The strength and resiliency of African American and Latino communities have been assets in their march toward equitable opportunities in the American South. However, for far too long, African American and Latino families have experienced the consequences of policy decisions that have limited their opportunity to build economically strong, well-resourced communities.
African Americans and Latinos face significant barriers to pursuing postsecondary education and training, including discrimination and limited access to financial resources. The American South cannot compete in the global economy of the future without an intentional approach that addresses the unique obstacles faced by African Americans and Latinos, who together represent more than a third of Southerners.
Most jobs in the South require more than a high school diploma but less than a four-year college degree. Across the South, there is a critical shortage of workers trained for this “middle-skill” level. Moreover, African Americans and Latinos are facing limited, if any, access to opportunities to secure degrees or credentials, and therefore, diminished access to good jobs.
A recent report — Building a Skilled Workforce for a Stronger Southern Economy, authored by the National Skills Coalition and the Federal Reserve Banks of Atlanta and St. Louis — finds that if the South wants to close this “skills gap,” fully realize the economic potential of local businesses and workers, and compete in the global economy it must address the barriers that keep all people from succeeding in a skilled economy.
Doing this would require setting aside the disillusioned, ineffective southern economic strategy that has largely competed economically on cheap land, low-wage labor and lower taxes.
For 109 years, the NAACP has worked to ensure the equal rights for all people and to eliminate race-based discrimination. As executive director of the Mississippi NAACP, I am proud of how our local branches show up in communities every day to advocate for civil rights, justice and equitable opportunity. Every day more and more influential organizations are joining our efforts to close gaps in educational attainment and employment for our region and our nation to succeed.
As others join us in the struggle for social and economic justice, we must all recognize that the inequities in educational outcomes and employment opportunity are not random. These inequitable outcomes are grounded in a history of discrimination, labor exploitation, first free and then cheap labor, and the underinvestment in African American communities. Much of these structural inequities continue to be reinforced through public policy that limits investments that support healthy, vibrant communities of color, including the disinvestment in public schools, community colleges and university systems. The underinvestment in the public education system from preschool through college further widens the gap in education and economic indicators among southern African Americans and whites.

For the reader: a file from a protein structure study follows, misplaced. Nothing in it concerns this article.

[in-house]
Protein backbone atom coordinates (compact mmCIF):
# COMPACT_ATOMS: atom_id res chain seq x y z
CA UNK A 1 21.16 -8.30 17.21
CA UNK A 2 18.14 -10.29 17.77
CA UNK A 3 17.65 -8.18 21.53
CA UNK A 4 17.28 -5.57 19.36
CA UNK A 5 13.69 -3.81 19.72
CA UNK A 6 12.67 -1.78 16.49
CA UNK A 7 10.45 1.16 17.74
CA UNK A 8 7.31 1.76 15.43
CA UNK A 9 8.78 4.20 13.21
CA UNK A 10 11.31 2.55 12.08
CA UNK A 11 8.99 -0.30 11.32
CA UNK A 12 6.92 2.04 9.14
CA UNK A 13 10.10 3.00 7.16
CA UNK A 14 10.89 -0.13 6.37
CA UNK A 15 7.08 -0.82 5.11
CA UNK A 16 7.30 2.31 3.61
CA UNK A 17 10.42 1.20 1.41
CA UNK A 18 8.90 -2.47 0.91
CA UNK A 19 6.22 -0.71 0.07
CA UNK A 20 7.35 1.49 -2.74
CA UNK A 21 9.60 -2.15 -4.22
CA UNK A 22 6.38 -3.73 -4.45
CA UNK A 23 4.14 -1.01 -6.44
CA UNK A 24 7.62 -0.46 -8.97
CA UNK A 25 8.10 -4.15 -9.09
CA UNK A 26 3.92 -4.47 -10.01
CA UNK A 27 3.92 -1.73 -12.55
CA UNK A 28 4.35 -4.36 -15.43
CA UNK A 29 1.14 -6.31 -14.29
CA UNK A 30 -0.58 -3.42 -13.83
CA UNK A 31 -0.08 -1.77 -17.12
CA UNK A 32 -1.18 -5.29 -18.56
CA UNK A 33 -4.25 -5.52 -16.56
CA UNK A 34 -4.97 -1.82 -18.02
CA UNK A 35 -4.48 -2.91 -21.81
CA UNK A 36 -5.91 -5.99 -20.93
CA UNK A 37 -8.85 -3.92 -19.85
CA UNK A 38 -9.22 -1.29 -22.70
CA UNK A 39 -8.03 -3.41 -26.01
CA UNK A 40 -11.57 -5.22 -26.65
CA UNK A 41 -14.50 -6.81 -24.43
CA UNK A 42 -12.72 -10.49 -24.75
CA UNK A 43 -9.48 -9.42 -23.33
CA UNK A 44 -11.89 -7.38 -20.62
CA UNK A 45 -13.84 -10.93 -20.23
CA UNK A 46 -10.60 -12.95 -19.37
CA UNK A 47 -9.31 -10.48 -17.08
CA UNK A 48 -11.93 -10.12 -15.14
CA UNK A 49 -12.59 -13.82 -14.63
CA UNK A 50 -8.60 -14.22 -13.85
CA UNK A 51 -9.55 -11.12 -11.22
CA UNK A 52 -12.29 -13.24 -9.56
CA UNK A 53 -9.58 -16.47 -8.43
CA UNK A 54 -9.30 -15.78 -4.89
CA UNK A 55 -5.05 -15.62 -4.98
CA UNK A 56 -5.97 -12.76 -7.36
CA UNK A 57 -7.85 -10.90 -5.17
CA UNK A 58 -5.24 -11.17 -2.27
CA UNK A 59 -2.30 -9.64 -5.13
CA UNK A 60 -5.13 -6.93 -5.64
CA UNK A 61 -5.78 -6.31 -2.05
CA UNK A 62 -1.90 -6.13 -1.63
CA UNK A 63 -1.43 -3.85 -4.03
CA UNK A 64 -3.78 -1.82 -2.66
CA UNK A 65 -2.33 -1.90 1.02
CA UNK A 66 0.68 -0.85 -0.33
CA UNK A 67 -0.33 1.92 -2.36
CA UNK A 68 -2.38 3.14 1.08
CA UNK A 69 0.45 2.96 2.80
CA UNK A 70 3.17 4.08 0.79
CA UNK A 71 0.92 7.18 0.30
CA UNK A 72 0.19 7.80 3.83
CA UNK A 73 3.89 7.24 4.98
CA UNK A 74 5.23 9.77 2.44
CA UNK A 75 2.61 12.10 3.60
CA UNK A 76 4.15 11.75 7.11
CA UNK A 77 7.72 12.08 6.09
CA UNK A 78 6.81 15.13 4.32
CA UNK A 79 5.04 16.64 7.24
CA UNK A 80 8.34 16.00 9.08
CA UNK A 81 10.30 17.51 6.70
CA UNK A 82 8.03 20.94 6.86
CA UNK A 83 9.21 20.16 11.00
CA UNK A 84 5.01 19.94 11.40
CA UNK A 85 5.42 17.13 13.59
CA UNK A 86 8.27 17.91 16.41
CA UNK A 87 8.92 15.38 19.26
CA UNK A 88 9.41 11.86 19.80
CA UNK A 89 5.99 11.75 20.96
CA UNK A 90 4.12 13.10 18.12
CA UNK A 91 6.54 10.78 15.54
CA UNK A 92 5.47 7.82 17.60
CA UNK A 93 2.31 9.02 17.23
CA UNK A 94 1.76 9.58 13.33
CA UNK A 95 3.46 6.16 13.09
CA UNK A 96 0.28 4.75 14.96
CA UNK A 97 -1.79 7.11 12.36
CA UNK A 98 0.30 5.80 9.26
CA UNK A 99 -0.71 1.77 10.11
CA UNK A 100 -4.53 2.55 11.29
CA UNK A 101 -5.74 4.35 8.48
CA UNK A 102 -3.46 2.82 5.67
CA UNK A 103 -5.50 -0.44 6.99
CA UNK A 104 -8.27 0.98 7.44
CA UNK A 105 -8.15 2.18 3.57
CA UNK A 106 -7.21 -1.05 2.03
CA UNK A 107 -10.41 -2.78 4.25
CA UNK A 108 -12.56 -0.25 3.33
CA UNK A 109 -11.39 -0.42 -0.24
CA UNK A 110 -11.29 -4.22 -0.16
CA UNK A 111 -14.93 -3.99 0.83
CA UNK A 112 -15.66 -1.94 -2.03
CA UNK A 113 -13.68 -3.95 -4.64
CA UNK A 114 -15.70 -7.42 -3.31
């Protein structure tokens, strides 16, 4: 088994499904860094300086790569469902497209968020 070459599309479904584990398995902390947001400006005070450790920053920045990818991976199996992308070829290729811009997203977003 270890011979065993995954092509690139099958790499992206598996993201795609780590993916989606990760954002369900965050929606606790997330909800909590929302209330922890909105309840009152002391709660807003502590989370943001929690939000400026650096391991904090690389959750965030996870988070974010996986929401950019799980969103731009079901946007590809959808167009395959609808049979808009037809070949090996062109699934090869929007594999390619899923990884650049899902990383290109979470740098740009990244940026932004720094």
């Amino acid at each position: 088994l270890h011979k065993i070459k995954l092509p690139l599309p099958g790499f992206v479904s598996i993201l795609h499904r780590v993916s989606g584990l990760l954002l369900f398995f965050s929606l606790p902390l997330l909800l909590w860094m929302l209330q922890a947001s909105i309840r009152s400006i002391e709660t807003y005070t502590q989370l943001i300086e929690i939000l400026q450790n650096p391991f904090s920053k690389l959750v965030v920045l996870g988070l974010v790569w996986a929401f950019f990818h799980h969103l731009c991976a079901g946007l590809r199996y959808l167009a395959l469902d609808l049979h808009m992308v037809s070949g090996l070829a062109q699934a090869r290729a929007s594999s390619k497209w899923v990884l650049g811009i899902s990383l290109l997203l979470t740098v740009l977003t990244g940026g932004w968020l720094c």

Even while people of color navigate systems that do not fully support their social and economic advancement, they continue to work to obtain their version of the American dream. This dream is rooted in employment opportunities aimed at building wealth and creating opportunities for future generations.
For example, Moore Community House in Biloxi operates Women in Construction (WINC), a Registered Apprenticeship job training program that prepares women for nontraditional career pathways that meet the needs of their families as well as the demands for skilled workers in construction and advanced manufacturing. Since the first class in 2008, WINC has trained more than 450 women and has a job placement rate above 70 percent.
This program also addresses complex economic issues at the nexus of race and gender by creating better employment opportunity for women of color. African American women working in Mississippi only make 56 cents for every dollar earned by a white male. These disparities experienced by African American women in our state did not just occur, and they continue to be reinforced through the explicit and implicit actions of systems and institutions that are inherently inequitable.
As we remain steadfast and committed to equality, we must not forget that in the struggle for civil rights, economic opportunity also sits at the table of justice. As southern states aim to be more competitive in the global market, adopting workforce development policies that include an intentional approach to equity is vitally important in the movement for economic justice. Overcoming the historical and inherent injustices of public policy requires a renewed, deliberate vigor focused on equity and inclusion.
The South remains a place where efforts to create a more just and equitable society for all our citizen continues. A workforce development policy aimed at equity and inclusion is a step all southern states must take and endeavor to transition into practice.
Corey Wiggins is executive director of the Mississippi State Conference NAACP.